‘Freedom From Smoking’ can help snuff the habit

Jessica Sprowl

On average it costs $100 to buy a month supply of nicotine replacement, said Dawn Kearns, a teaching fellow in the Adult Counseling, Health and Vocational Education department and a human sexuality professor at Kent State.

With only one person attending the campus’s new “Freedom From Smoking” program last night, there is definitely more room for individuals to sign up next week, said Amy Thompson, a professor in the ACHVE department.

“I can’t imagine why anyone who is thinking about quitting would not take advantage of this program,” she said.

Right now, the program can assist up to 15 students, said Scott L. Dotterer, coordinator of the Office of Health Promotion at DeWeese Health Center.

“It’s really about social support,” Kearns said. “We are not here to lecture smokers.”

For those who wish to still take part in the cessation program, the next meeting will be from 7:30 to 8:30 p.m. Thursday in Room 321 of the Student Center, Thompson said.

To promote its cause further, yesterday morning the DeWeese Health Center held a press conference for the new “Freedom From Smoking” program being offered to students, faculty and staff.

The ACHVE graduate students taking part in the program spoke about the negative effects of smoking and the immediate and long-term benefits of quitting.

Kent State, which is a sub-grantee of the Portage County Tobacco Prevention Coalition, previously offered the American Cancer Society’s “Freshstart” program for students who had shown an interest in quitting, said Alexis Bavos, graduate student and program facilitator. However, based on data collected from focus groups during the Fall 2006, it appeared necessary to implement a new cessation program on the Kent campus, Blavos said.

The Office of Health Promotion is also in the process of hiring a part-time health educator who would advertise, market and facilitate the program in the future, Dotterer said.

“If smokers enroll in the ‘Freedom From Smoking’ program, they will double their chances of quitting when compared with attempts that are unassisted,” said Scott Barwidi, a graduate student in the ACHVE department and a physical education teacher at Maple Heights High School.

According to the National Youth Smoking Cessation Survey, smokers from ages 16 to 24 are more likely to make unassisted attempts to quit and less likely to be successful, Barwidi said.

About $800 million a year is spent by the tobacco industry to market tobacco in Ohio, said Kim Hauge, assistant manager of University Benefits.

“It’s quite profound the amount of smoking in Ohio,” she said. “Over 21,000 a year die from tobacco use in Ohio. Now we need to do our part.”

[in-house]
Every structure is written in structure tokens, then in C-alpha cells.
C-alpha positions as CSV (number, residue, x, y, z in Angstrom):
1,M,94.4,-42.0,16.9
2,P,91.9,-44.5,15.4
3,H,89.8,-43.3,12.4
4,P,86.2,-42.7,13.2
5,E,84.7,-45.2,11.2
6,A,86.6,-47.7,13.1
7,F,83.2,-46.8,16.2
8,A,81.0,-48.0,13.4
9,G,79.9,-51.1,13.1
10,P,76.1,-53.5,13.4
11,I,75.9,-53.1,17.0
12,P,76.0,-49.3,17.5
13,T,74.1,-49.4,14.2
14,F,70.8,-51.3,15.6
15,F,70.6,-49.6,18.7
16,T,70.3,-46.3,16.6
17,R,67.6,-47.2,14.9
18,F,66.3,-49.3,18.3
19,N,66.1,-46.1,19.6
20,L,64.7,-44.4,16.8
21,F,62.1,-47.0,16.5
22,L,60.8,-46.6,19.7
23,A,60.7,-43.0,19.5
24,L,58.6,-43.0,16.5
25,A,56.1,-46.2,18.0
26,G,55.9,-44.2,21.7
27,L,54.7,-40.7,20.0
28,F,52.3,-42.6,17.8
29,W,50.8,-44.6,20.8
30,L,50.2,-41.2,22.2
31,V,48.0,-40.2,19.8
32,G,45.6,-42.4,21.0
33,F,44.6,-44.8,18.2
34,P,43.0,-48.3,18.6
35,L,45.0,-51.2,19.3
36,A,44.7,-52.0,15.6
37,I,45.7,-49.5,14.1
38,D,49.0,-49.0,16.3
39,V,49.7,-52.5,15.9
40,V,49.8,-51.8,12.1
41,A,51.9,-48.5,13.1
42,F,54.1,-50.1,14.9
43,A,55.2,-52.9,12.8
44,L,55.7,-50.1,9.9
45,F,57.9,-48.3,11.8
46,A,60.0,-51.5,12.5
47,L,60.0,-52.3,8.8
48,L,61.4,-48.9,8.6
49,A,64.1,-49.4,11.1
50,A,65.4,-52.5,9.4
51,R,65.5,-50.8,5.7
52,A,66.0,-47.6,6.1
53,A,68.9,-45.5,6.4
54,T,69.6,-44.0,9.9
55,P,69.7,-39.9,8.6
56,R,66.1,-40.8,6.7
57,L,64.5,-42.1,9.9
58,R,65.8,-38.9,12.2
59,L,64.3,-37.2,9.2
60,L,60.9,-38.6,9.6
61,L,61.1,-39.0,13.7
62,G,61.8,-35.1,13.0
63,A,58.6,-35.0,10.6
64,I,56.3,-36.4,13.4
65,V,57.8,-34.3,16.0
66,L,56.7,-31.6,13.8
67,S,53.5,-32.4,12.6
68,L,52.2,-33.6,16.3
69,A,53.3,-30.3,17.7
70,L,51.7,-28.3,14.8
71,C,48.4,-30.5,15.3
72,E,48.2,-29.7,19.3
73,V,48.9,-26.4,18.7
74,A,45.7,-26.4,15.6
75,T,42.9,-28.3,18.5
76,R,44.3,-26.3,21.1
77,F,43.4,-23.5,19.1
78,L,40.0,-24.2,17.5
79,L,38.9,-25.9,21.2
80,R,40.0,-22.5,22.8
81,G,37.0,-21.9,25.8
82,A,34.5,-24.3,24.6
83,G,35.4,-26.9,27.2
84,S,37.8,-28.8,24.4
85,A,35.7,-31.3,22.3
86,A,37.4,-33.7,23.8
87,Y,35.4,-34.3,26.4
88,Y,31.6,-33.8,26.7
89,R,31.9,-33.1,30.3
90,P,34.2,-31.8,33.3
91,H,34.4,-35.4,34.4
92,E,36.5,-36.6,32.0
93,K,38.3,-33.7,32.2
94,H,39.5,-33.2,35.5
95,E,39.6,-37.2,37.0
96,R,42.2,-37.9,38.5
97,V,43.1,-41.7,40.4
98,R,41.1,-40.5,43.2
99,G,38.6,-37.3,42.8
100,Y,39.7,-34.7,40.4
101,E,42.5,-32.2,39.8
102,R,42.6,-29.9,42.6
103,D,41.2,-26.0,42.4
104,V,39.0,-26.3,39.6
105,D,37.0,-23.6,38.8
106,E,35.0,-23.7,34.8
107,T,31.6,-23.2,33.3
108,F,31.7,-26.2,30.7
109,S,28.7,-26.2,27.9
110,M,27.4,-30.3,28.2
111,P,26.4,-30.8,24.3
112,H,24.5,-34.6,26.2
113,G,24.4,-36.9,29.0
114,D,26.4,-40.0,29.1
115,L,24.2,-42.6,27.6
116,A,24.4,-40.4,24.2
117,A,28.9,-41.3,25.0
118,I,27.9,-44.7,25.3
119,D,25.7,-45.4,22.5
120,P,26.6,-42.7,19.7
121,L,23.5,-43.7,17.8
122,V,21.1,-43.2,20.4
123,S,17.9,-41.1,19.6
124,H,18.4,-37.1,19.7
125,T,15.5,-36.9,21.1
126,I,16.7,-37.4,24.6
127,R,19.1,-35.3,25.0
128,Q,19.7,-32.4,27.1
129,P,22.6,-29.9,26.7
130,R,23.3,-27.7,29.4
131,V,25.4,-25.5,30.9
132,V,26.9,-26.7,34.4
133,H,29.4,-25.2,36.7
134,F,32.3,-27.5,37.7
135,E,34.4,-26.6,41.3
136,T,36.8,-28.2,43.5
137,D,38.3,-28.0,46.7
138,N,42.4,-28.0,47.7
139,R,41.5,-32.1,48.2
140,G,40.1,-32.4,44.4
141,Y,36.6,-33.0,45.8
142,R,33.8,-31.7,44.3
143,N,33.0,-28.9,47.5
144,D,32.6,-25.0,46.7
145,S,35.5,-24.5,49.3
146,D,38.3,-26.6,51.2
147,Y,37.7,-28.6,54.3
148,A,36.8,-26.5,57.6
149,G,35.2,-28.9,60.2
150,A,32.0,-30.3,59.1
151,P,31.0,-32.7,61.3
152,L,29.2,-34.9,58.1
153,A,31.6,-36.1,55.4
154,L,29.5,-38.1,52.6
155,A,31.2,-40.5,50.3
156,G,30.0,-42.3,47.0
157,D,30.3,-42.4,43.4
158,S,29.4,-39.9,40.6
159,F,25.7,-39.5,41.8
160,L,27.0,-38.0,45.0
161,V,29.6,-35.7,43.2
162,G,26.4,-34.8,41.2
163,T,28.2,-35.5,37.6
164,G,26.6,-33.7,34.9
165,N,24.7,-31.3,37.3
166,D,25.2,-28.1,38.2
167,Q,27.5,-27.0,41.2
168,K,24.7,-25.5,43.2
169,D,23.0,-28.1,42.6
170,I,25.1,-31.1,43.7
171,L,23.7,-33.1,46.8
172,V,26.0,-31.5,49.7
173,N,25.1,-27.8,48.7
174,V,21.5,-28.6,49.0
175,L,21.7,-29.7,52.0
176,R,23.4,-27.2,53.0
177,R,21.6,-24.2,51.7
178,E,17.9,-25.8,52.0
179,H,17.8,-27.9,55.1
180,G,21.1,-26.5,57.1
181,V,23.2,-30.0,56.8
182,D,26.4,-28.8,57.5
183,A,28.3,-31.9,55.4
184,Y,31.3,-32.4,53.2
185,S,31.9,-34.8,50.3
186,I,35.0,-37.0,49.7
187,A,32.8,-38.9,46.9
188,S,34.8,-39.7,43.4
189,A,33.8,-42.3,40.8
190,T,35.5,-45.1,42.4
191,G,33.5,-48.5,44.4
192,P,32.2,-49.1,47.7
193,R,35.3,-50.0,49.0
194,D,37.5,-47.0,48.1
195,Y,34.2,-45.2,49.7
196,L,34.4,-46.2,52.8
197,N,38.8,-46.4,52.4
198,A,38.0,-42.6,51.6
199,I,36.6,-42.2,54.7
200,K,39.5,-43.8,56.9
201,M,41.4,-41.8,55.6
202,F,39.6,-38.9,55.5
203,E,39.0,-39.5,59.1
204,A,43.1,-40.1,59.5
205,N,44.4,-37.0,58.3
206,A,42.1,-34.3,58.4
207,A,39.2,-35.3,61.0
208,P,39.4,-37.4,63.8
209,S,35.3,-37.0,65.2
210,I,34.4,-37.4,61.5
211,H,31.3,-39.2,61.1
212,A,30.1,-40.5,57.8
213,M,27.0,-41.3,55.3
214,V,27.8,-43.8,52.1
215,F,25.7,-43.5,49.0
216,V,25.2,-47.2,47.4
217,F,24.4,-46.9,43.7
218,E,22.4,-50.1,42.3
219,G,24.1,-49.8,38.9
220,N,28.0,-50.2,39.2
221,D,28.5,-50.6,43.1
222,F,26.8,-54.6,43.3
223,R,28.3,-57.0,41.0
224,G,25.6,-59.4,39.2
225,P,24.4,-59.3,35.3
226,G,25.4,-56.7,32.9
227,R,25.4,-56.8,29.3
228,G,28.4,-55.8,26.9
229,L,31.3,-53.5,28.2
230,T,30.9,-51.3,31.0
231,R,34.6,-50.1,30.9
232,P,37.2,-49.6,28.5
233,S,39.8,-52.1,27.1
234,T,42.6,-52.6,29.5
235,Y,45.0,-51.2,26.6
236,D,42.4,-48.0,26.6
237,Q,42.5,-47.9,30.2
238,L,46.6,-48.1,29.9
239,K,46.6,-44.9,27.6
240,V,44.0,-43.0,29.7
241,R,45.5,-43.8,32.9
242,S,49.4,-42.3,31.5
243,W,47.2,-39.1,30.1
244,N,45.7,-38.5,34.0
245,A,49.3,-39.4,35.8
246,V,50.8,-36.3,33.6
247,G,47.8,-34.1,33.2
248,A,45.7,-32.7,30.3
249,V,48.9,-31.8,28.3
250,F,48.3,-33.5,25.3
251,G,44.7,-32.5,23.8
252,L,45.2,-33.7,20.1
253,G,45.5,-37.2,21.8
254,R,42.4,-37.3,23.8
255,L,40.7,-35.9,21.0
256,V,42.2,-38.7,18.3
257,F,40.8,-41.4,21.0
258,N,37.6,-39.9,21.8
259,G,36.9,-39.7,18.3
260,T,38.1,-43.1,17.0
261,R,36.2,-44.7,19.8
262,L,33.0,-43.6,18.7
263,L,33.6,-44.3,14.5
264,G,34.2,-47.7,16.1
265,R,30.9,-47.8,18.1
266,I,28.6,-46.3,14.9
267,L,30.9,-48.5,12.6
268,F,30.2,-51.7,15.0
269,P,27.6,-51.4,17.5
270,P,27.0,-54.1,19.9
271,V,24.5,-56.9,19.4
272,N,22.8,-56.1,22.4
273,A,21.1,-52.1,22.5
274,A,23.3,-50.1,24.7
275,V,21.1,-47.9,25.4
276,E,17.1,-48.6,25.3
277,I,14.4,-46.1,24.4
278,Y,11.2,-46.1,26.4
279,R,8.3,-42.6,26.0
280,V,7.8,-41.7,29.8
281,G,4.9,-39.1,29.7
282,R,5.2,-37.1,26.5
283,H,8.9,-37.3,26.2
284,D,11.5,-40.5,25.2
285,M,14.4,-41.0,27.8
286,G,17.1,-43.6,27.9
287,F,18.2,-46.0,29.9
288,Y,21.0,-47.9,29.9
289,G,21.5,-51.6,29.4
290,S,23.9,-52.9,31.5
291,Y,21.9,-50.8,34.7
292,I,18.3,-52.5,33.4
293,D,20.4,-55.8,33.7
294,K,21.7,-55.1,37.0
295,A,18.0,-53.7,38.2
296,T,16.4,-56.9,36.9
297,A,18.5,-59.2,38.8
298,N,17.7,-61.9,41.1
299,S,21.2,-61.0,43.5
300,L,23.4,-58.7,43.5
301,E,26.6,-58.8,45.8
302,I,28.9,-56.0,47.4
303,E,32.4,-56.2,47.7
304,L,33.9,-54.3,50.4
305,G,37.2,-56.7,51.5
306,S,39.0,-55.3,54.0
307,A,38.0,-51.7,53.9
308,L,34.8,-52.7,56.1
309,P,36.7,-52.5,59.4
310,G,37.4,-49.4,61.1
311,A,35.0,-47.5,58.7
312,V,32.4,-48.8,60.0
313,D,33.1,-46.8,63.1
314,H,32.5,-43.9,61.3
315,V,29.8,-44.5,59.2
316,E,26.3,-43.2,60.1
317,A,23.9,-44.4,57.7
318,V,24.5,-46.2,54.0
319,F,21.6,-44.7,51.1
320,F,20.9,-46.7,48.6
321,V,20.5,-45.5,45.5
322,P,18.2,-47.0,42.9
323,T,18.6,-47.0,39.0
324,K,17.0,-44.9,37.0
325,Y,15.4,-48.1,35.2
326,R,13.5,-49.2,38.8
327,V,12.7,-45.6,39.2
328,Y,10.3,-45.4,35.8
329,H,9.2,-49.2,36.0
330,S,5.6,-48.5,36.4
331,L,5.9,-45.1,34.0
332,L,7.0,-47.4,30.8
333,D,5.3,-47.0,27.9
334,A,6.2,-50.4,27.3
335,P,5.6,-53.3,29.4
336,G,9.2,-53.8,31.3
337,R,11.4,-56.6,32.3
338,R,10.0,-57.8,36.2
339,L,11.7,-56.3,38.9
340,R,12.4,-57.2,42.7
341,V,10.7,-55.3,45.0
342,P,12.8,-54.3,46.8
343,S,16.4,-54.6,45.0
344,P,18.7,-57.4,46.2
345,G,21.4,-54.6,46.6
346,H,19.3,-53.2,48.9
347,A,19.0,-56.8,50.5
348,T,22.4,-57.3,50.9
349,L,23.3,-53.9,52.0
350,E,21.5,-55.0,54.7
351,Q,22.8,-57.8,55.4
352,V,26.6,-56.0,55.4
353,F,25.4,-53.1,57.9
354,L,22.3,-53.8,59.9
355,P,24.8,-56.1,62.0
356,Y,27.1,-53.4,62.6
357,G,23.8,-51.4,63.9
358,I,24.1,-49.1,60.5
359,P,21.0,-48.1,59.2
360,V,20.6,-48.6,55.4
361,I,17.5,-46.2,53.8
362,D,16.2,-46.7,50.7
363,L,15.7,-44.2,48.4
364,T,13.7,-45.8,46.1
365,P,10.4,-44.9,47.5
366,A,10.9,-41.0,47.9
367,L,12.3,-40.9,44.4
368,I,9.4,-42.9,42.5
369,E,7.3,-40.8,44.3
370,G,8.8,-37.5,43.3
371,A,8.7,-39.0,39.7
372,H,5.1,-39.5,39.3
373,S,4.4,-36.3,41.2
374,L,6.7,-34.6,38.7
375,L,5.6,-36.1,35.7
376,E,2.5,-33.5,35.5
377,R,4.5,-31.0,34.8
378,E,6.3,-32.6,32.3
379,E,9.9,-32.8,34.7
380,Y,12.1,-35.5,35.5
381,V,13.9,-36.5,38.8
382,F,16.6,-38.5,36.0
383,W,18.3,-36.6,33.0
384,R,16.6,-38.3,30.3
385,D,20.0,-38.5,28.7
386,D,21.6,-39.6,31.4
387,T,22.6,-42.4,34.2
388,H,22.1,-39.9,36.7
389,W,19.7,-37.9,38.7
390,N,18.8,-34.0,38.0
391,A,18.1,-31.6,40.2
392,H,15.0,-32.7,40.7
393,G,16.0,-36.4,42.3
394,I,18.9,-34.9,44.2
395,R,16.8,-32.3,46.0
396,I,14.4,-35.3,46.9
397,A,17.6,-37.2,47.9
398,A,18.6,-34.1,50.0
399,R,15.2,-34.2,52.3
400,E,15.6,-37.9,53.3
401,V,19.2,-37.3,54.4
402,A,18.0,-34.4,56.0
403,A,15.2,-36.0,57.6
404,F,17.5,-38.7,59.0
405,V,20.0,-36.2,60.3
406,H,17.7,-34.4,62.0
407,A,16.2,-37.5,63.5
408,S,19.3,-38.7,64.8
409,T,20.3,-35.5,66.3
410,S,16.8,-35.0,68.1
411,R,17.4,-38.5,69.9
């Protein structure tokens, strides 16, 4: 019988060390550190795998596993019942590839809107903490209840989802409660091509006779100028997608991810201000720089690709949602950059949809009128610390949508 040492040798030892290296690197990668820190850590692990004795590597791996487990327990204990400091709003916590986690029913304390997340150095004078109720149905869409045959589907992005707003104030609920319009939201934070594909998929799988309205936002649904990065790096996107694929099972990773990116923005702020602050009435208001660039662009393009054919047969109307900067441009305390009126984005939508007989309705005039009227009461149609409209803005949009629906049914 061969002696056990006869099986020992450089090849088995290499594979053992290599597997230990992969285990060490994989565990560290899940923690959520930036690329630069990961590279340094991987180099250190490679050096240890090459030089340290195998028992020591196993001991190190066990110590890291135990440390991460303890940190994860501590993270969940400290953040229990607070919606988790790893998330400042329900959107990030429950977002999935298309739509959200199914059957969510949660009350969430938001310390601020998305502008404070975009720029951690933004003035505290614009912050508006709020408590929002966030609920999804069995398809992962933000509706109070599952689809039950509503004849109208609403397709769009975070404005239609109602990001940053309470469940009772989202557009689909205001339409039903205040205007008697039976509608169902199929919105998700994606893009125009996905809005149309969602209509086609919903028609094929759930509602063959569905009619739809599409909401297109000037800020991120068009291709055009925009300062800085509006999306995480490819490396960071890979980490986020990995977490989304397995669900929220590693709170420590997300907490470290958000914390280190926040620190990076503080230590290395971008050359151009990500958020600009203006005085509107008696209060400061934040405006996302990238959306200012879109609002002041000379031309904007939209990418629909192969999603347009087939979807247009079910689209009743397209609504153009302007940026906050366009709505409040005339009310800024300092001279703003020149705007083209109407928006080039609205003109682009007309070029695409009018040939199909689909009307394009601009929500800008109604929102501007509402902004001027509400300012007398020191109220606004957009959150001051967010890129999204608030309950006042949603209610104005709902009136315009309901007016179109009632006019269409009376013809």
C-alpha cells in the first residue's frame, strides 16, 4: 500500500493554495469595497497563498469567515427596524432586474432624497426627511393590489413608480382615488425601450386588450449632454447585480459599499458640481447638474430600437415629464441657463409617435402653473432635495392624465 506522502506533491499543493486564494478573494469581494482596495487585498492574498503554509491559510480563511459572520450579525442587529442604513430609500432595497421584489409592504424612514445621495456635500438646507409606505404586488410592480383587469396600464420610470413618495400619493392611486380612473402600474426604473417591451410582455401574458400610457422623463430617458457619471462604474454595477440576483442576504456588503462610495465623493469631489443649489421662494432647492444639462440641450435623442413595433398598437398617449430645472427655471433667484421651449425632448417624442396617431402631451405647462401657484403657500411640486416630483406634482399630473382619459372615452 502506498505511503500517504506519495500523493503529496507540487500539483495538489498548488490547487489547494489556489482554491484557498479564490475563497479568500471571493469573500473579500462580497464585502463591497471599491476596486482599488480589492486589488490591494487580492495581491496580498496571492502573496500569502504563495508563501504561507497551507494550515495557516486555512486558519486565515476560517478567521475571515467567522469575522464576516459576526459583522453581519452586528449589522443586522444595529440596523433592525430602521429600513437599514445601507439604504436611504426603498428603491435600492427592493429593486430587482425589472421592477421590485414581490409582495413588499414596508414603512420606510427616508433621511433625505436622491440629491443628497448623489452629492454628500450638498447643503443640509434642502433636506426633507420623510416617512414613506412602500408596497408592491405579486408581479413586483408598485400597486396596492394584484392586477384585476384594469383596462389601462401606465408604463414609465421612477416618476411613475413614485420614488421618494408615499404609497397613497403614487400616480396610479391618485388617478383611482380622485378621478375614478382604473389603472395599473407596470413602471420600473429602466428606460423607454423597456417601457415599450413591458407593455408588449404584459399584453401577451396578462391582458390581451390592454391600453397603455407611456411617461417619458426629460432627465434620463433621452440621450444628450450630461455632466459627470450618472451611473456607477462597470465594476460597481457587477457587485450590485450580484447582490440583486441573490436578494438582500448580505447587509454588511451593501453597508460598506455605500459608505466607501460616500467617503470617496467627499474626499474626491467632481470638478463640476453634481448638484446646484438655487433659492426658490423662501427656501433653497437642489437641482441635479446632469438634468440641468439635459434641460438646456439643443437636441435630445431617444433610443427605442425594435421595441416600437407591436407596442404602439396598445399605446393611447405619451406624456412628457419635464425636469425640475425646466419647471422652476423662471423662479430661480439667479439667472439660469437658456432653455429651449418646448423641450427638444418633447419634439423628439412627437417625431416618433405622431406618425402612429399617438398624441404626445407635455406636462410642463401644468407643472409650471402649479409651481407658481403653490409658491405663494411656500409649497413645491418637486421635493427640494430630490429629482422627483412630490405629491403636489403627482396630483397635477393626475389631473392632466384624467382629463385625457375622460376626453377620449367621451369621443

“Using the ‘Freedom From Smoking’ program will allow us to tailor to individual cessation needs of all students as they will have ready access to cessation support and materials from the ‘Freedom From Smoking’ 24-hour online service,” Blavos said.

For more information about the smoking cessation program, contact Blavos at (330) 607-5101.

Contact reporting public affairs reporter Jessica Sprowl at [email protected].

Within 20 minutes of smoking that last cigarette, the body begins a series of changes.

20 minutes after quitting:

• Blood pressure decreases

• Pulse rate drops

• Body temperature of hands and feet increases

8 hours after quitting:

• Carbon monoxide level in blood drops to normal

• Oxygen level in blood increases to normal

24 hours after quitting:

• Chances of heart attack decreases

48 hours:

• Nerve endings start regrowing

• Ability to smell and taste is enhanced

The first year after quitting

At two weeks to three months:

• Circulation improves

• Walking becomes easier

• Lung function increases

One to nine months:

• Coughing, sinus congestion, fatigue and shortness of breath decreases

One year:

• Excess risk of coronary heart disease is decreases to half that of a smoker

Long term benefits

Five years:

• From five to 15 years after quitting, stroke risk is reduced to that of people who have never smoked

10 years:

• Risk of lung cancer drops to as little as one-half that of continuing smokers

• Risk of cancer of the mouth, throat, esophagus, bladder, kidney, and pancreas decreases

• Risk of ulcer decreases

15 years:

• Risk of coronary heart disease is now similar to that of people who have never smoked

• Risk of death returns to nearly the level of people who have never smoked

Source: “Freedom from Smoking” speaker press release